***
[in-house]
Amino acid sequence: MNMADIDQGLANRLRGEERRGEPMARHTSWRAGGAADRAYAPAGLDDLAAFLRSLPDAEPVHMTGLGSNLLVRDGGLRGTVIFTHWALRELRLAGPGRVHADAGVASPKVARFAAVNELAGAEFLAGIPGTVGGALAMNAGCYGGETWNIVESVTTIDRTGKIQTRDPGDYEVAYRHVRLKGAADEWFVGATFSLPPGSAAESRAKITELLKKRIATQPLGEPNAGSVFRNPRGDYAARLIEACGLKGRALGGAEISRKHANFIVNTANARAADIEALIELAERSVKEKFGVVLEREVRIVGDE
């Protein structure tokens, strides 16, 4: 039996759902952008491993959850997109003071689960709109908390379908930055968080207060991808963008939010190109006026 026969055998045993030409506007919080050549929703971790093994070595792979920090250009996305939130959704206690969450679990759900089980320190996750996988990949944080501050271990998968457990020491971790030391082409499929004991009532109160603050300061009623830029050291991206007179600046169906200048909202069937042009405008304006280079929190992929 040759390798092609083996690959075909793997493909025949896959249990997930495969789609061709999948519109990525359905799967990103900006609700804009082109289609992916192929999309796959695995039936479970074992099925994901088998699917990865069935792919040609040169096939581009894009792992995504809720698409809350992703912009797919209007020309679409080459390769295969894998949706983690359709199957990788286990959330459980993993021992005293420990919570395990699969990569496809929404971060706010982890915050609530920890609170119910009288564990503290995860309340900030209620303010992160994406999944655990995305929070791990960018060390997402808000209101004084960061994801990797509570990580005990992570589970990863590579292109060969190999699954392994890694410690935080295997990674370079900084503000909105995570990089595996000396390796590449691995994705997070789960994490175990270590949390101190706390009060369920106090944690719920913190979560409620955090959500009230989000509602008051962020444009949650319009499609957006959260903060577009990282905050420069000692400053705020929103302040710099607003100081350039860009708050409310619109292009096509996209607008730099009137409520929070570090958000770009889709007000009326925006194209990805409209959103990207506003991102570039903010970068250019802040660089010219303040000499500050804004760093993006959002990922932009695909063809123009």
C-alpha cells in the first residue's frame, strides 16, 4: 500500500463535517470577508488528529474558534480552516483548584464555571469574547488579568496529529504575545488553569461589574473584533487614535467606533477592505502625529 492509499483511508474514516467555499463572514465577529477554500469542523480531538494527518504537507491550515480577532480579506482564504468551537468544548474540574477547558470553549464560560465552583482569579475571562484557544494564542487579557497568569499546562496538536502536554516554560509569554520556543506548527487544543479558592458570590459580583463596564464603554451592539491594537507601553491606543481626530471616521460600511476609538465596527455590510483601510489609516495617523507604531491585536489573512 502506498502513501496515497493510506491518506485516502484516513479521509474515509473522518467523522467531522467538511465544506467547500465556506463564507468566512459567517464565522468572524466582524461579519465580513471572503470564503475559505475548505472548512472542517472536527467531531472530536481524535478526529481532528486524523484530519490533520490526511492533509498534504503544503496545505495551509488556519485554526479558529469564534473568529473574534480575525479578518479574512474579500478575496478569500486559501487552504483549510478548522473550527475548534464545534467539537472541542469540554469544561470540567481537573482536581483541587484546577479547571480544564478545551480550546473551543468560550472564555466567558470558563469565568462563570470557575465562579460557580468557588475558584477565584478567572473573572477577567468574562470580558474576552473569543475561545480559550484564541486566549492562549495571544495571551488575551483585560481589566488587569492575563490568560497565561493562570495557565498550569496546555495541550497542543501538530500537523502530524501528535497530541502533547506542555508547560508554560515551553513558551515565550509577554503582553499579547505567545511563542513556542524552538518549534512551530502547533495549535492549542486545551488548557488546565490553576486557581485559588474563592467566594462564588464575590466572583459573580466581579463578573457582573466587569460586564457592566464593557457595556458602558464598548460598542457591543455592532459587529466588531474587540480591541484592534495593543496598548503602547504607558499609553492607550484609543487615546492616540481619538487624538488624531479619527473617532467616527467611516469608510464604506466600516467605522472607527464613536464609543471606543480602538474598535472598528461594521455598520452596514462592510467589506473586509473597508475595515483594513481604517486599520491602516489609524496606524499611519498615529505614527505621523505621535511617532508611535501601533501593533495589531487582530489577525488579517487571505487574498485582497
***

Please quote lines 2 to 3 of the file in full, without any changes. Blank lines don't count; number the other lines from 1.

Amino acid sequence: MNMADIDQGLANRLRGEERRGEPMARHTSWRAGGAADRAYAPAGLDDLAAFLRSLPDAEPVHMTGLGSNLLVRDGGLRGTVIFTHWALRELRLAGPGRVHADAGVASPKVARFAAVNELAGAEFLAGIPGTVGGALAMNAGCYGGETWNIVESVTTIDRTGKIQTRDPGDYEVAYRHVRLKGAADEWFVGATFSLPPGSAAESRAKITELLKKRIATQPLGEPNAGSVFRNPRGDYAARLIEACGLKGRALGGAEISRKHANFIVNTANARAADIEALIELAERSVKEKFGVVLEREVRIVGDE
């Protein structure tokens, strides 16, 4: 039996759902952008491993959850997109003071689960709109908390379908930055968080207060991808963008939010190109006026 026969055998045993030409506007919080050549929703971790093994070595792979920090250009996305939130959704206690969450679990759900089980320190996750996988990949944080501050271990998968457990020491971790030391082409499929004991009532109160603050300061009623830029050291991206007179600046169906200048909202069937042009405008304006280079929190992929 040759390798092609083996690959075909793997493909025949896959249990997930495969789609061709999948519109990525359905799967990103900006609700804009082109289609992916192929999309796959695995039936479970074992099925994901088998699917990865069935792919040609040169096939581009894009792992995504809720698409809350992703912009797919209007020309679409080459390769295969894998949706983690359709199957990788286990959330459980993993021992005293420990919570395990699969990569496809929404971060706010982890915050609530920890609170119910009288564990503290995860309340900030209620303010992160994406999944655990995305929070791990960018060390997402808000209101004084960061994801990797509570990580005990992570589970990863590579292109060969190999699954392994890694410690935080295997990674370079900084503000909105995570990089595996000396390796590449691995994705997070789960994490175990270590949390101190706390009060369920106090944690719920913190979560409620955090959500009230989000509602008051962020444009949650319009499609957006959260903060577009990282905050420069000692400053705020929103302040710099607003100081350039860009708050409310619109292009096509996209607008730099009137409520929070570090958000770009889709007000009326925006194209990805409209959103990207506003991102570039903010970068250019802040660089010219303040000499500050804004760093993006959002990922932009695909063809123009």